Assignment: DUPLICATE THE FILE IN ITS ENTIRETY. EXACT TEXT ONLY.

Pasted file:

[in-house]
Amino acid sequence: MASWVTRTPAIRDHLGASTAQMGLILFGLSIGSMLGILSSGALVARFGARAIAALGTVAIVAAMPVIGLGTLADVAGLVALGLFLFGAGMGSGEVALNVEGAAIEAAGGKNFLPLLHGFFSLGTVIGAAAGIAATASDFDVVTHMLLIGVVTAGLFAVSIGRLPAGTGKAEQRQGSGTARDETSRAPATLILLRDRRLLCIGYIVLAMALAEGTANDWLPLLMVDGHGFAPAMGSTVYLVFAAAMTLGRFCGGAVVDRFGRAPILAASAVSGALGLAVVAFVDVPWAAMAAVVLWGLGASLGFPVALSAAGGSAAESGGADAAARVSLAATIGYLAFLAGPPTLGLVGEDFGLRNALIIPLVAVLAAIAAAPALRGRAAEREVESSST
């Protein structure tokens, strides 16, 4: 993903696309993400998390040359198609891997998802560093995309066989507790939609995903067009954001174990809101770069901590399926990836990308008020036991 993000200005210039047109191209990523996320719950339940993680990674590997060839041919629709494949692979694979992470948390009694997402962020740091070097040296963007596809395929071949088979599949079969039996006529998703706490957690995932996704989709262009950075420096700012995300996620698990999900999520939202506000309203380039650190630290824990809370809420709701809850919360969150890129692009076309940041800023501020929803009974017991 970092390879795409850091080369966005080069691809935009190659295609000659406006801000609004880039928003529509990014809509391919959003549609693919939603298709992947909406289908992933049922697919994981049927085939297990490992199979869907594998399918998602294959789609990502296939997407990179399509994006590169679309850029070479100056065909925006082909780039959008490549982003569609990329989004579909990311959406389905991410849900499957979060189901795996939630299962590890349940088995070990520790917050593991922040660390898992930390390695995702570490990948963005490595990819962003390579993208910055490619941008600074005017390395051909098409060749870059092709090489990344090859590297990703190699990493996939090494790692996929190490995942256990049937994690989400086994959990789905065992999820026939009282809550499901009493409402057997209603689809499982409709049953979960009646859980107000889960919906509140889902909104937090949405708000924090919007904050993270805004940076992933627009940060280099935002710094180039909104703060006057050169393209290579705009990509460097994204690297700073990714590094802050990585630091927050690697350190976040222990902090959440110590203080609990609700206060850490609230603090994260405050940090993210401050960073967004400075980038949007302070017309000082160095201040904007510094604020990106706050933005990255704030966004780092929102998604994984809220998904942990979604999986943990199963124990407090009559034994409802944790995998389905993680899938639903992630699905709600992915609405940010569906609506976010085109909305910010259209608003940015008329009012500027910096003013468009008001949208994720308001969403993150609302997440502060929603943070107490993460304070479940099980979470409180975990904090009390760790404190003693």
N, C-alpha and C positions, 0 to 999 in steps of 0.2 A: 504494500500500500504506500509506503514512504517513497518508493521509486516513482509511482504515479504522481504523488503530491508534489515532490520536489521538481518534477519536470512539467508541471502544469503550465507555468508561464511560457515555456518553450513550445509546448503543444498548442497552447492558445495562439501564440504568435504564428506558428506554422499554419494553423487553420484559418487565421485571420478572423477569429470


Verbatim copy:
[in-house]
Amino acid sequence: MASWVTRTPAIRDHLGASTAQMGLILFGLSIGSMLGILSSGALVARFGARAIAALGTVAIVAAMPVIGLGTLADVAGLVALGLFLFGAGMGSGEVALNVEGAAIEAAGGKNFLPLLHGFFSLGTVIGAAAGIAATASDFDVVTHMLLIGVVTAGLFAVSIGRLPAGTGKAEQRQGSGTARDETSRAPATLILLRDRRLLCIGYIVLAMALAEGTANDWLPLLMVDGHGFAPAMGSTVYLVFAAAMTLGRFCGGAVVDRFGRAPILAASAVSGALGLAVVAFVDVPWAAMAAVVLWGLGASLGFPVALSAAGGSAAESGGADAAARVSLAATIGYLAFLAGPPTLGLVGEDFGLRNALIIPLVAVLAAIAAAPALRGRAAEREVESSST
């Protein structure tokens, strides 16, 4: 993903696309993400998390040359198609891997998802560093995309066989507790939609995903067009954001174990809101770069901590399926990836990308008020036991 993000200005210039047109191209990523996320719950339940993680990674590997060839041919629709494949692979694979992470948390009694997402962020740091070097040296963007596809395929071949088979599949079969039996006529998703706490957690995932996704989709262009950075420096700012995300996620698990999900999520939202506000309203380039650190630290824990809370809420709701809850919360969150890129692009076309940041800023501020929803009974017991 970092390879795409850091080369966005080069691809935009190659295609000659406006801000609004880039928003529509990014809509391919959003549609693919939603298709992947909406289908992933049922697919994981049927085939297990490992199979869907594998399918998602294959789609990502296939997407990179399509994006590169679309850029070479100056065909925006082909780039959008490549982003569609990329989004579909990311959406389905991410849900499957979060189901795996939630299962590890349940088995070990520790917050593991922040660390898992930390390695995702570490990948963005490595990819962003390579993208910055490619941008600074005017390395051909098409060749870059092709090489990344090859590297990703190699990493996939090494790692996929190490995942256990049937994690989400086994959990789905065992999820026939009282809550499901009493409402057997209603689809499982409709049953979960009646859980107000889960919906509140889902909104937090949405708000924090919007904050993270805004940076992933627009940060280099935002710094180039909104703060006057050169393209290579705009990509460097994204690297700073990714590094802050990585630091927050690697350190976040222990902090959440110590203080609990609700206060850490609230603090994260405050940090993210401050960073967004400075980038949007302070017309000082160095201040904007510094604020990106706050933005990255704030966004780092929102998604994984809220998904942990979604999986943990199963124990407090009559034994409802944790995998389905993680899938639903992630699905709600992915609405940010569906609506976010085109909305910010259209608003940015008329009012500027910096003013468009008001949208994720308001969403993150609302997440502060929603943070107490993460304070479940099980979470409180975990904090009390760790404190003693």
N, C-alpha and C positions, 0 to 999 in steps of 0.2 A: 504494500500500500504506500509506503514512504517513497518508493521509486516513482509511482504515479504522481504523488503530491508534489515532490520536489521538481518534477519536470512539467508541471502544469503550465507555468508561464511560457515555456518553450513550445509546448503543444498548442497552447492558445495562439501564440504568435504564428506558428506554422499554419494553423487553420484559418487565421485571420478572423477569429470